You may know that tweeting and texting in bed isn’t great for sleep—the stimulation of these activities can keep us wound up, and the blue light from our phones can even interfere with circadian rhythm. But your phone is also the gateway to hundreds of apps, podcasts and YouTube channels that can help you sleep better. Here are some of the best ways to use your phone’s power for good, and a few example downloads in each category.
Health and sleep advice
Let’s start with some sleep education:
· The Ten Percent Happier with Dan Harris podcast explores the calming effects of meditation, teaching you how to do it, and providing practical wisdom to inspire you to try it yourself.
· The iBreathe app provides a simple interface to guide you through deep-breathing exercises, which you can use before bed or at any time to teach yourself how to use the breath for relaxation.
· Arianna Huffington has transformed herself from media mogul to wellness mogul, and her Thrive Global podcast and website offers free practical advice for living a more fulfilling life through the power of sleep.
Soothing sleep sounds
If you want to drown out ambient noise—or the oppressive quiet—there are a huge variety of soundscapes available:
· The Sleep Meditation Podcast provides 30- to 60-minute clips of soothing sounds. No matter what you find soothing, it’s probably here, with everything from airplane cabin noises to the rumbles of a purring cat.
· The Relax Melodies app has a large suite of tools to help you relax, and its sleep sounds are incredibly customizable—you can even integrate music from your own library into the perfect mix of calming sounds or guided meditations.
· The Sleep Sounds app lets you choose and customize your relaxing sounds, and it has a timer to let you fade the mix in or out as you like.
Guided meditations can either ease you into sleep or teach you valuable tools for unwinding:
· The Daily Meditation Podcast is a library of guided sleep meditations, featuring breathing techniques, affirmations and lessons on managing stress.
· The Insight Timer app has a customizable timer for your self-guided mindfulness, as well as hundreds of guided meditation offerings, with a huge sleep-focused category.
· Calm is a popular mindfulness app with guided meditations to manage stress, along with nature sounds and sleep stories to use as you drift off to sleep.
Sometimes a good story is exactly what you need to take your mind off the worries of the day:
· Snoozecast is a podcast featuring excerpts from public domain literature. New stories are added several times a week, so it has a large library to choose from.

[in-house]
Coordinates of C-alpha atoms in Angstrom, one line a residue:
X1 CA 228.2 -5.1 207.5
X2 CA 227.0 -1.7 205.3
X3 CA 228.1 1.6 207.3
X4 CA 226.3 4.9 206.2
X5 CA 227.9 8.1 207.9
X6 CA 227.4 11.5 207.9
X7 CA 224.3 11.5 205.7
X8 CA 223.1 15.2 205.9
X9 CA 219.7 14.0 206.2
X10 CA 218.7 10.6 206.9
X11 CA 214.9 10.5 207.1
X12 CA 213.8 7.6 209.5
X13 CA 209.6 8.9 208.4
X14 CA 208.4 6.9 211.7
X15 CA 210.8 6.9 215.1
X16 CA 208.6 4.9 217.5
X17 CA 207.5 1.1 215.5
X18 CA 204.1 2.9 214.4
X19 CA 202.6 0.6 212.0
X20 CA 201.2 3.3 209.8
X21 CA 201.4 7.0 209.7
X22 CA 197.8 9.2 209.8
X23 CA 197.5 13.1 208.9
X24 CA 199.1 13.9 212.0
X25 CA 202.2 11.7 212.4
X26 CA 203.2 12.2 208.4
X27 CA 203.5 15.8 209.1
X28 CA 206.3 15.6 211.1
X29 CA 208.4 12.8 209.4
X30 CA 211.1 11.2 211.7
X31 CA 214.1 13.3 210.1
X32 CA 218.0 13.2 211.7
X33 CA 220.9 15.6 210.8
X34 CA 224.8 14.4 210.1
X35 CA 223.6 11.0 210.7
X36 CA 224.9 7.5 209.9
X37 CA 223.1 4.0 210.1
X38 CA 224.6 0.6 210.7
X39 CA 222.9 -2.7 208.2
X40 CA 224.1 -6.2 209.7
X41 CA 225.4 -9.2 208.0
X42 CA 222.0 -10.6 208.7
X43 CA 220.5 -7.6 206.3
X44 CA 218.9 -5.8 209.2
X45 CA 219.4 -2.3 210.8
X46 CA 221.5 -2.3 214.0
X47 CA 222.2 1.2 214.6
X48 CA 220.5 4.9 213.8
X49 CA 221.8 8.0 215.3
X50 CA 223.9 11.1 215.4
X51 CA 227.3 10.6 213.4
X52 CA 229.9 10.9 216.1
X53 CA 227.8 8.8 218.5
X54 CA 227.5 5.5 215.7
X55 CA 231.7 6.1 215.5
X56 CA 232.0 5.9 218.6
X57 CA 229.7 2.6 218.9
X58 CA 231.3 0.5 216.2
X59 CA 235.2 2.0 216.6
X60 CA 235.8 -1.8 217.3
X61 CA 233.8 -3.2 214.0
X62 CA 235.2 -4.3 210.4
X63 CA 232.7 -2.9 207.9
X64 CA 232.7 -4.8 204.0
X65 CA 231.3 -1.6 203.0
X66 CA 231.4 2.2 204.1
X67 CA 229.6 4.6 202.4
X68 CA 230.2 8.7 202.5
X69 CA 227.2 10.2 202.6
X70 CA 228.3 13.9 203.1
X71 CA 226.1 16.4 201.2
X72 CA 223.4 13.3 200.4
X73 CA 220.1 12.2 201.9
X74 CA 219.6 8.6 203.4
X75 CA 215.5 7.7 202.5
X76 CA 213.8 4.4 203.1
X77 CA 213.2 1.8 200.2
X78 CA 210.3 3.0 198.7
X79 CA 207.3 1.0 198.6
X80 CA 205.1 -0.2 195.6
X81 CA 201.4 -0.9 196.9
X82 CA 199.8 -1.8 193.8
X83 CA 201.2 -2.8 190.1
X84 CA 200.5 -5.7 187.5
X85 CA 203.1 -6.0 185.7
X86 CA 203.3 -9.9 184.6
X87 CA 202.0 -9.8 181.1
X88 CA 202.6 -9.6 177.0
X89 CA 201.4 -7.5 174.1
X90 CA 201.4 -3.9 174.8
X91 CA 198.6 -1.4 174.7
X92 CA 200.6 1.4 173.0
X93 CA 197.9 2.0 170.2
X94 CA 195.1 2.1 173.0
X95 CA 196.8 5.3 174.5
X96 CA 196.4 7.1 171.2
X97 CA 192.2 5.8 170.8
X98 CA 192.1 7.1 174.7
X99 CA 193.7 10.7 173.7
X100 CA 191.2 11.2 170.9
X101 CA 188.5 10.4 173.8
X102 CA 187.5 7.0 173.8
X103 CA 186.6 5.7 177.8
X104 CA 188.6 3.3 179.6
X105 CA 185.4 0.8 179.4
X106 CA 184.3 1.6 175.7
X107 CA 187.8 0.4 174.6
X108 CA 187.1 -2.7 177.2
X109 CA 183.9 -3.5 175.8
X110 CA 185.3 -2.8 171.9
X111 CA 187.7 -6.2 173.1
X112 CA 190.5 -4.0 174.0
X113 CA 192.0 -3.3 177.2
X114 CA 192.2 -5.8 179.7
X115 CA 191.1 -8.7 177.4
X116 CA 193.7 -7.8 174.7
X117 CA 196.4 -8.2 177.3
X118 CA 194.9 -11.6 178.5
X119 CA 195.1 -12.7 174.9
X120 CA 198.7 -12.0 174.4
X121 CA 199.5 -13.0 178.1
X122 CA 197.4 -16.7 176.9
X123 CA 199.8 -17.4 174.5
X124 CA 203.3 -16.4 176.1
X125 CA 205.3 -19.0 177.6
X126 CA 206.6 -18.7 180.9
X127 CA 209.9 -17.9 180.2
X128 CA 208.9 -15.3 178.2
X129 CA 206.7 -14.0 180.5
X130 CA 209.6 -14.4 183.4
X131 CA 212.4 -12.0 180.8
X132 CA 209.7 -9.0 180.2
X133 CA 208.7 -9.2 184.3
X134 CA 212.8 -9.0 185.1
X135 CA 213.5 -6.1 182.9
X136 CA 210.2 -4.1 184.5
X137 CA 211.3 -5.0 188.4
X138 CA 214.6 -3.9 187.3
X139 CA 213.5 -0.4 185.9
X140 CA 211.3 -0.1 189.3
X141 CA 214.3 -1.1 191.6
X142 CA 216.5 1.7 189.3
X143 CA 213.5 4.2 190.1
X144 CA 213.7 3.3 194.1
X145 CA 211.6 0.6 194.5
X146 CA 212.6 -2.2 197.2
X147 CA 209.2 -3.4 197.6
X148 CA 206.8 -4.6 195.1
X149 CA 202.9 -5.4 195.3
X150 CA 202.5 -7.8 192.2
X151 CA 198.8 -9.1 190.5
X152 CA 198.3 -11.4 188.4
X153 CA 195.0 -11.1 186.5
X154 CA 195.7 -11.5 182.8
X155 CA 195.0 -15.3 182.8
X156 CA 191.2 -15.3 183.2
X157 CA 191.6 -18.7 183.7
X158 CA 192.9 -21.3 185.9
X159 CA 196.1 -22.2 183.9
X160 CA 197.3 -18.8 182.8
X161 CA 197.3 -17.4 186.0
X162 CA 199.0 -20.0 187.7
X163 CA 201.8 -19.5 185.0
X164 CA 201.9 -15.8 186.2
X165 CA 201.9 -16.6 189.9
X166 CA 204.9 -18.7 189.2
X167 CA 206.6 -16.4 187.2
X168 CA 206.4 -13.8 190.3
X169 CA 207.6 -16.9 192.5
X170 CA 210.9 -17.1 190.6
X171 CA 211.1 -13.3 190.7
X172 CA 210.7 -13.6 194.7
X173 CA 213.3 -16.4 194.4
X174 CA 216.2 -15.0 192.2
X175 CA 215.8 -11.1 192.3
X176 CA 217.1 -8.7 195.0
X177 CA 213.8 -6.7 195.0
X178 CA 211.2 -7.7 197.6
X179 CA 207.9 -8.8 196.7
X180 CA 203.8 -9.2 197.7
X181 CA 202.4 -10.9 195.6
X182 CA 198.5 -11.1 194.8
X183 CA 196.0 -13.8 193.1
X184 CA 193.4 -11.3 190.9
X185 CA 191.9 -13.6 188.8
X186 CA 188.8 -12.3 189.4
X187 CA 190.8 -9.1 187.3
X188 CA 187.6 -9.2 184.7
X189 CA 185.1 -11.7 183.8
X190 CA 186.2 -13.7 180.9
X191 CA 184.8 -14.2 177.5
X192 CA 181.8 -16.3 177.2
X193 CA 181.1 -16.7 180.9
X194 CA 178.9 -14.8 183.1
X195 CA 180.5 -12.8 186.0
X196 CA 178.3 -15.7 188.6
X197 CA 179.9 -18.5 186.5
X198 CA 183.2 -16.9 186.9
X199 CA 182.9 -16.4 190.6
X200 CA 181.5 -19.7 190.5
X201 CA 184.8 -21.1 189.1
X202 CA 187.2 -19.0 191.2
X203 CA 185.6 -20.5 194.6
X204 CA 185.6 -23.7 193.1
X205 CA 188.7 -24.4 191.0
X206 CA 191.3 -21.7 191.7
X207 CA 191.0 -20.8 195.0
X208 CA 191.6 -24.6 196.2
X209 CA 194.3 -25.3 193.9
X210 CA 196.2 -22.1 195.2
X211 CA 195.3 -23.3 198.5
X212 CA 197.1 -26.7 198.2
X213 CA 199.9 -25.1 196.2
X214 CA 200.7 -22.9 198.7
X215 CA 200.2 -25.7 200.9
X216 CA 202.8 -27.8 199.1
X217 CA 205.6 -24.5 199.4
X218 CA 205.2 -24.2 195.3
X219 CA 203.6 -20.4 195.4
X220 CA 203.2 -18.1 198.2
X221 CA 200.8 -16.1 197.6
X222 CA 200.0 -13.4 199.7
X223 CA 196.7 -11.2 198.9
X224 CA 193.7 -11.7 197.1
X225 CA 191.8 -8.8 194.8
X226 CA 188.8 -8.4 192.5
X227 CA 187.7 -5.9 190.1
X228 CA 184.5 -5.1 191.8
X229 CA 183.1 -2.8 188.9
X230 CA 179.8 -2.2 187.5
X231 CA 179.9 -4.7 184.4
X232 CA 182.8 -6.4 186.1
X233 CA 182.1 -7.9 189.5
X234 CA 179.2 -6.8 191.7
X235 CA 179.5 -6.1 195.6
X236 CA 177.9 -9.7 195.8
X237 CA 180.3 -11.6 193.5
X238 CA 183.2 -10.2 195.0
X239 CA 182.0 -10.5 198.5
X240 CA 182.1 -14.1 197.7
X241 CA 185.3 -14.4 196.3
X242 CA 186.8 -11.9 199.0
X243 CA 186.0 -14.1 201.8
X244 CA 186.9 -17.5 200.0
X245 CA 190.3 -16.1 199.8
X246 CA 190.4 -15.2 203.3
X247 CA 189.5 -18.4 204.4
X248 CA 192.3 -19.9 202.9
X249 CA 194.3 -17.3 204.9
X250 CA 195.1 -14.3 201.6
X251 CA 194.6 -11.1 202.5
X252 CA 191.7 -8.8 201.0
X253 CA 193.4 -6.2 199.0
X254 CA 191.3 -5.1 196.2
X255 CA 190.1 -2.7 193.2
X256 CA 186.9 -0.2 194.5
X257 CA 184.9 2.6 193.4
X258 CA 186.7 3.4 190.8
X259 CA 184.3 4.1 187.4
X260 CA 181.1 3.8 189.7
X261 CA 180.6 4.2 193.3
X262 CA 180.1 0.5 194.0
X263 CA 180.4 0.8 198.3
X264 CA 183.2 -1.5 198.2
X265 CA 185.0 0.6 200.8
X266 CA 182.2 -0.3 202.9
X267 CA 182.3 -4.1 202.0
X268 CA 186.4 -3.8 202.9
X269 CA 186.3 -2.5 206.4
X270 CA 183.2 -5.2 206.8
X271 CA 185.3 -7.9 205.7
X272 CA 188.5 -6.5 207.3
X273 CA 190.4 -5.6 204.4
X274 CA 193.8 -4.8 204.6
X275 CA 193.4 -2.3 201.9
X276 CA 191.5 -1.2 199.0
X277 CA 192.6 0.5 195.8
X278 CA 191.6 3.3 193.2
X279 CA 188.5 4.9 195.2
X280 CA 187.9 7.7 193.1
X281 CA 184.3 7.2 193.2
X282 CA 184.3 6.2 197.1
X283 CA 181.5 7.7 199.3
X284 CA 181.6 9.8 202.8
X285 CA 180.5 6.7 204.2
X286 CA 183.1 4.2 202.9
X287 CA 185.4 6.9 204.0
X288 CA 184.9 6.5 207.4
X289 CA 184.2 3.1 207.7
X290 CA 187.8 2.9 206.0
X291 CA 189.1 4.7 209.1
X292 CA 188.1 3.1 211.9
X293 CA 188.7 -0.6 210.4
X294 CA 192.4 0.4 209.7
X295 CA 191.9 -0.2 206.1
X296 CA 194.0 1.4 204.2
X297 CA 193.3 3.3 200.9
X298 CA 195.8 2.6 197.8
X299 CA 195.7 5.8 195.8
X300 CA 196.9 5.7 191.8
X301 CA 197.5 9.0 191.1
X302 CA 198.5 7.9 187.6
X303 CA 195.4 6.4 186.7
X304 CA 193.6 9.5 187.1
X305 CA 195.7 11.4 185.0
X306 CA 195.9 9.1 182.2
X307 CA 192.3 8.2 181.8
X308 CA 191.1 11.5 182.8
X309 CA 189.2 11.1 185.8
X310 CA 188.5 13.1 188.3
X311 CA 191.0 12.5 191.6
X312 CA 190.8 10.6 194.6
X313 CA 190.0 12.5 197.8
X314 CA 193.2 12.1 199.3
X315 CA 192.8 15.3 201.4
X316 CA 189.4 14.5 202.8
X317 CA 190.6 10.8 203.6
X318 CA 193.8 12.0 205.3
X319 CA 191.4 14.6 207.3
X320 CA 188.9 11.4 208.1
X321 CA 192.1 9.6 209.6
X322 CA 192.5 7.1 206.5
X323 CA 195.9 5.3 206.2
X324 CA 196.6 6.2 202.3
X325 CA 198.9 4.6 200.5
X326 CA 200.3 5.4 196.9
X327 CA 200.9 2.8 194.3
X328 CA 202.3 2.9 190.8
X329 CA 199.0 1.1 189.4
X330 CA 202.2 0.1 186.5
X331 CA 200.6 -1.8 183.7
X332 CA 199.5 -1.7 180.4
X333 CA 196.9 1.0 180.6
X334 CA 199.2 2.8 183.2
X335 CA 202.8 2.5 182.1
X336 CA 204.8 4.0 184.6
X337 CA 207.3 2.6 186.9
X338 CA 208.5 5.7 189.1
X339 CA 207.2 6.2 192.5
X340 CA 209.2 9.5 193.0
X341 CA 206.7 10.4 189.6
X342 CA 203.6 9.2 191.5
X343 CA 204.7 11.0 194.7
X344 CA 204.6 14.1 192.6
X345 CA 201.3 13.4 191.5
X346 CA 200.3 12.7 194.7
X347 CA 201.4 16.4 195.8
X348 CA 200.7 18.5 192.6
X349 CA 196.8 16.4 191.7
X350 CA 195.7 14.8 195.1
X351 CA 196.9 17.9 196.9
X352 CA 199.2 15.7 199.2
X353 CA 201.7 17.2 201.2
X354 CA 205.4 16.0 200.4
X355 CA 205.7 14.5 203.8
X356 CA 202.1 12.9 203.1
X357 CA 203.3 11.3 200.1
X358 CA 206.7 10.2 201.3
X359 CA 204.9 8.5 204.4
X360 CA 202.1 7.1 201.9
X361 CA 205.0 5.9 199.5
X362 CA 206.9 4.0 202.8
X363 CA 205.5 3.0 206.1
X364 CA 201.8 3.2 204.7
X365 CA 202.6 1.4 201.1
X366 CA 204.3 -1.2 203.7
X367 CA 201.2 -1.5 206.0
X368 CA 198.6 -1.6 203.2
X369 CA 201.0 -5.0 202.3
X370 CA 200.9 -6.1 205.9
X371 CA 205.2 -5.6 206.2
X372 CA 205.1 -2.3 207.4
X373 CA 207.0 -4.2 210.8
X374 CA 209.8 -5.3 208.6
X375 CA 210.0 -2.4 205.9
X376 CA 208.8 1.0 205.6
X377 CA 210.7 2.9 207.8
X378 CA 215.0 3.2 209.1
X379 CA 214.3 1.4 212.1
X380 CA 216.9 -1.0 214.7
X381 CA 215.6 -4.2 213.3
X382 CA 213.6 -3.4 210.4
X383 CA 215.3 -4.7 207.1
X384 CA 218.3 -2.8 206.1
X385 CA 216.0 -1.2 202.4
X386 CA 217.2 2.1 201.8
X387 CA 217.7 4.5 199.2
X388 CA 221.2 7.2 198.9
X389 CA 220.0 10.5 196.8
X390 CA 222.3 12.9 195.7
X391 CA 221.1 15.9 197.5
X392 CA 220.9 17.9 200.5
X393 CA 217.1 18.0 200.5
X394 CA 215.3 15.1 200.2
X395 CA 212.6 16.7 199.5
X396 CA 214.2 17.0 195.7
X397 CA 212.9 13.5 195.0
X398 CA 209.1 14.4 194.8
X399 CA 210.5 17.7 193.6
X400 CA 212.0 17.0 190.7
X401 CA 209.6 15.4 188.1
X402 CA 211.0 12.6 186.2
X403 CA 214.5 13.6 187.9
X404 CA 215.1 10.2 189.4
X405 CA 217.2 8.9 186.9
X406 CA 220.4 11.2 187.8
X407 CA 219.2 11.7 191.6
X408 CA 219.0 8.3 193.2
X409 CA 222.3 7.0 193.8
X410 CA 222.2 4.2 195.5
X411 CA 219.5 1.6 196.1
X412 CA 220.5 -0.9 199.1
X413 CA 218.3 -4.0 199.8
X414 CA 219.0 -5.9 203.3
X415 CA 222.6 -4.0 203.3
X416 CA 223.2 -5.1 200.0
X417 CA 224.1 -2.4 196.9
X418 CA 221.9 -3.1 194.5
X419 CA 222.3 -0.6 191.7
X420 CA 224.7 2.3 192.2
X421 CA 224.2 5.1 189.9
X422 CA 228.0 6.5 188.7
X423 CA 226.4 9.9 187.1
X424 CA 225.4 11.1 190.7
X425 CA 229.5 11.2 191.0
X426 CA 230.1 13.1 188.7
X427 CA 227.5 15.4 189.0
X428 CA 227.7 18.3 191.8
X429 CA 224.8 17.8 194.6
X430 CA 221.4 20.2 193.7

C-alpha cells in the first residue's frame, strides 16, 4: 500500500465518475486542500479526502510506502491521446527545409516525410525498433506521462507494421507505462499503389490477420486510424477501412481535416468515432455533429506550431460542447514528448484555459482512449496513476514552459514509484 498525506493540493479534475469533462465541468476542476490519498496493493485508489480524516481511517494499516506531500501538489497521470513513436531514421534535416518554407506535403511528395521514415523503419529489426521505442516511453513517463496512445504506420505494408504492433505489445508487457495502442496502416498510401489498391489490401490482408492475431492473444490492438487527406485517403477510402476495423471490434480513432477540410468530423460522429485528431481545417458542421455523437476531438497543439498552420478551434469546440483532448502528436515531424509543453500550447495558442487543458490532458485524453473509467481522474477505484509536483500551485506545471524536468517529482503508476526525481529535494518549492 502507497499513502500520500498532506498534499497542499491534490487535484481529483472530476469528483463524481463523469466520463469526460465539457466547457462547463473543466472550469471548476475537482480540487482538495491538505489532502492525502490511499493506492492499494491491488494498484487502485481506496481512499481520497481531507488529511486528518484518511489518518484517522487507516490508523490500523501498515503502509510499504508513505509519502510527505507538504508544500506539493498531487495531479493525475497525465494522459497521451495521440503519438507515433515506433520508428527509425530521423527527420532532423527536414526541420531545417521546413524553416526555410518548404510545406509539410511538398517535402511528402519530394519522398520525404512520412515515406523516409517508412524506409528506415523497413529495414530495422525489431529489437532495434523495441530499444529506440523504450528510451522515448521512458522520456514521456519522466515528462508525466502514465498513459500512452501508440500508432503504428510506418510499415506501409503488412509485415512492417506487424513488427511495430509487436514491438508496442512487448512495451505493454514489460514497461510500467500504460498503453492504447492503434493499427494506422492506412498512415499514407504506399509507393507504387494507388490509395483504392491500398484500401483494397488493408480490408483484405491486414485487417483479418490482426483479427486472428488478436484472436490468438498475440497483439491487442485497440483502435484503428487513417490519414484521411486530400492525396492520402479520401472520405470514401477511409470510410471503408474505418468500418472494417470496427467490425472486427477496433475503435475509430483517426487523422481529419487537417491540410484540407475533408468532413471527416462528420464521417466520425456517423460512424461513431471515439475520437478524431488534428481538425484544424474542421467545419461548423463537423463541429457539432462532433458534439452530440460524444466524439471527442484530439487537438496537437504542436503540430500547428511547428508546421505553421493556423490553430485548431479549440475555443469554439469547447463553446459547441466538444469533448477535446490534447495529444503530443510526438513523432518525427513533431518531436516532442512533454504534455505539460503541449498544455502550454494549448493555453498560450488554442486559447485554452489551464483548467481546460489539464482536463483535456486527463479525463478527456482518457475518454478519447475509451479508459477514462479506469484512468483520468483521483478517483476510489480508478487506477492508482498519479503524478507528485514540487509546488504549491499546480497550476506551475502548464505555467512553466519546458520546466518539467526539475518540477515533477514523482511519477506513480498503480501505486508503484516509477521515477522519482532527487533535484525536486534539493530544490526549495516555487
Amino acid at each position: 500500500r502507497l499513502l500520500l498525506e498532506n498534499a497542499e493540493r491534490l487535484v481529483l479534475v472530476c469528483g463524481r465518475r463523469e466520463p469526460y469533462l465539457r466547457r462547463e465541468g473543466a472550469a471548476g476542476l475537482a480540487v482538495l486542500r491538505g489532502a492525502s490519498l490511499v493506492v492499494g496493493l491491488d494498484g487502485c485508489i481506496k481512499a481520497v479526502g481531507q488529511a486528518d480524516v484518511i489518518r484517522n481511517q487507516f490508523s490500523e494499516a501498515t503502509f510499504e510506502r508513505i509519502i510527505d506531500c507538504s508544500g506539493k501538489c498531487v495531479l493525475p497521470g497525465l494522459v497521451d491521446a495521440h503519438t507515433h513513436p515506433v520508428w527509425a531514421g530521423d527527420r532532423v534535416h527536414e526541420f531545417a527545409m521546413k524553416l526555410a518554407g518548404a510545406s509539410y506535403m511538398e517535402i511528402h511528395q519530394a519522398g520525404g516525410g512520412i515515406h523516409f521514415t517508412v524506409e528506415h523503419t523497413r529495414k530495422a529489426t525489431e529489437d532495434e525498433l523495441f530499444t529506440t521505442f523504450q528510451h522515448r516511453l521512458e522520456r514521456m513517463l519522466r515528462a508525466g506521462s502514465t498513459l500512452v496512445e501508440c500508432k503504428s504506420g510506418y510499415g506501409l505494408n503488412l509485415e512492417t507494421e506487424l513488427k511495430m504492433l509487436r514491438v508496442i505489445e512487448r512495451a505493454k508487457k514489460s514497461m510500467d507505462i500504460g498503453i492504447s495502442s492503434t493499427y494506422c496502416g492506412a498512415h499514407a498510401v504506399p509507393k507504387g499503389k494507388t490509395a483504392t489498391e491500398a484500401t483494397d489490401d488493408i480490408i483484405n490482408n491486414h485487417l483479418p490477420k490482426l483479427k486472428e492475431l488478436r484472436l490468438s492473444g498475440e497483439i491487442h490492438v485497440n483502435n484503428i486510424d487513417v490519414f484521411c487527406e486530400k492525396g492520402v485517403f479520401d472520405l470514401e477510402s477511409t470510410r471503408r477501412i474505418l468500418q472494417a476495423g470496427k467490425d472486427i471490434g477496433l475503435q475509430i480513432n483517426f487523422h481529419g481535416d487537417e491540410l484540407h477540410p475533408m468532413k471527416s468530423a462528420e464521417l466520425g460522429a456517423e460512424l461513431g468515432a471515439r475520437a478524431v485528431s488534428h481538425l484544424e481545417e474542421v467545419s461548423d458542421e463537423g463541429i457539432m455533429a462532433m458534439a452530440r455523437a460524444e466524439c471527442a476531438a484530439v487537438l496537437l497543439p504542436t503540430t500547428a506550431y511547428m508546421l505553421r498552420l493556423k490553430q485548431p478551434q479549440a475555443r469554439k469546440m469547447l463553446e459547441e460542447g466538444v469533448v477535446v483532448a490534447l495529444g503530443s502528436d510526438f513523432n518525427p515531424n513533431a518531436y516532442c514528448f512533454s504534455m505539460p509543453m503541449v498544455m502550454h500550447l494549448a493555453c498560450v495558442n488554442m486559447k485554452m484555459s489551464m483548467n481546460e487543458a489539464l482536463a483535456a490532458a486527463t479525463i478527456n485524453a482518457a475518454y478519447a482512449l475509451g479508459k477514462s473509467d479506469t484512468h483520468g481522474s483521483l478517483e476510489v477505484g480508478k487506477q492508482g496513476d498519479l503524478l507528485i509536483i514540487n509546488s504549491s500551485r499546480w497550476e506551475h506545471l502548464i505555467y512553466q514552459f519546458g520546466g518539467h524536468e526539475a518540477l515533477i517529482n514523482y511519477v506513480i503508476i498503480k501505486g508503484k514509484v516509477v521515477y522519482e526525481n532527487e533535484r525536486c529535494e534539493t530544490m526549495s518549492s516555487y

· The “Sleep with Me” podcast aims to bore listeners to sleep with rambling, sometimes strange stories told in a deep, sonorous voice.
· Headspace is best-known as a meditation app, but its free version also offers a selection of “Sleepcasts”—little stories that help you visualize a calming activity, told in soothing voices.
· English Fairy Tales is a popular YouTube channel offering over 200 classic tales in its library.
Sleep tracking devices and apps can give you valuable information about every night’s sleep, and track trends over time. You can use any of these with just your smartphone:
· The Sleep Cycle app uses your phone’s accelerometer (you place the phone under the fitted sheet at the corner of your bed) or microphone to detect when you’re in deep or light sleep. The app gives you a readout of your sleep patterns and has an alarm clock designed to gently wake you while you’re in your lightest sleep phase.
· The SnoreLab app helps you monitor and track your snoring. It records you as you sleep and provides a breakdown of how long you snored and at what levels. If you’re interested in learning what causes you to snore, you can make notes about things like alcohol consumption to see how different factors affect your snore score.
· The SleepScore app uses your phone’s microphone to measure your breathing rate and body movement, and in the morning provides an in-depth analysis of your sleep quality. Once you have your starting “score,” you can use the app’s tailored recommendations to try to improve it.
Could a clean bedroom help you achieve better sleep? Read our blog post.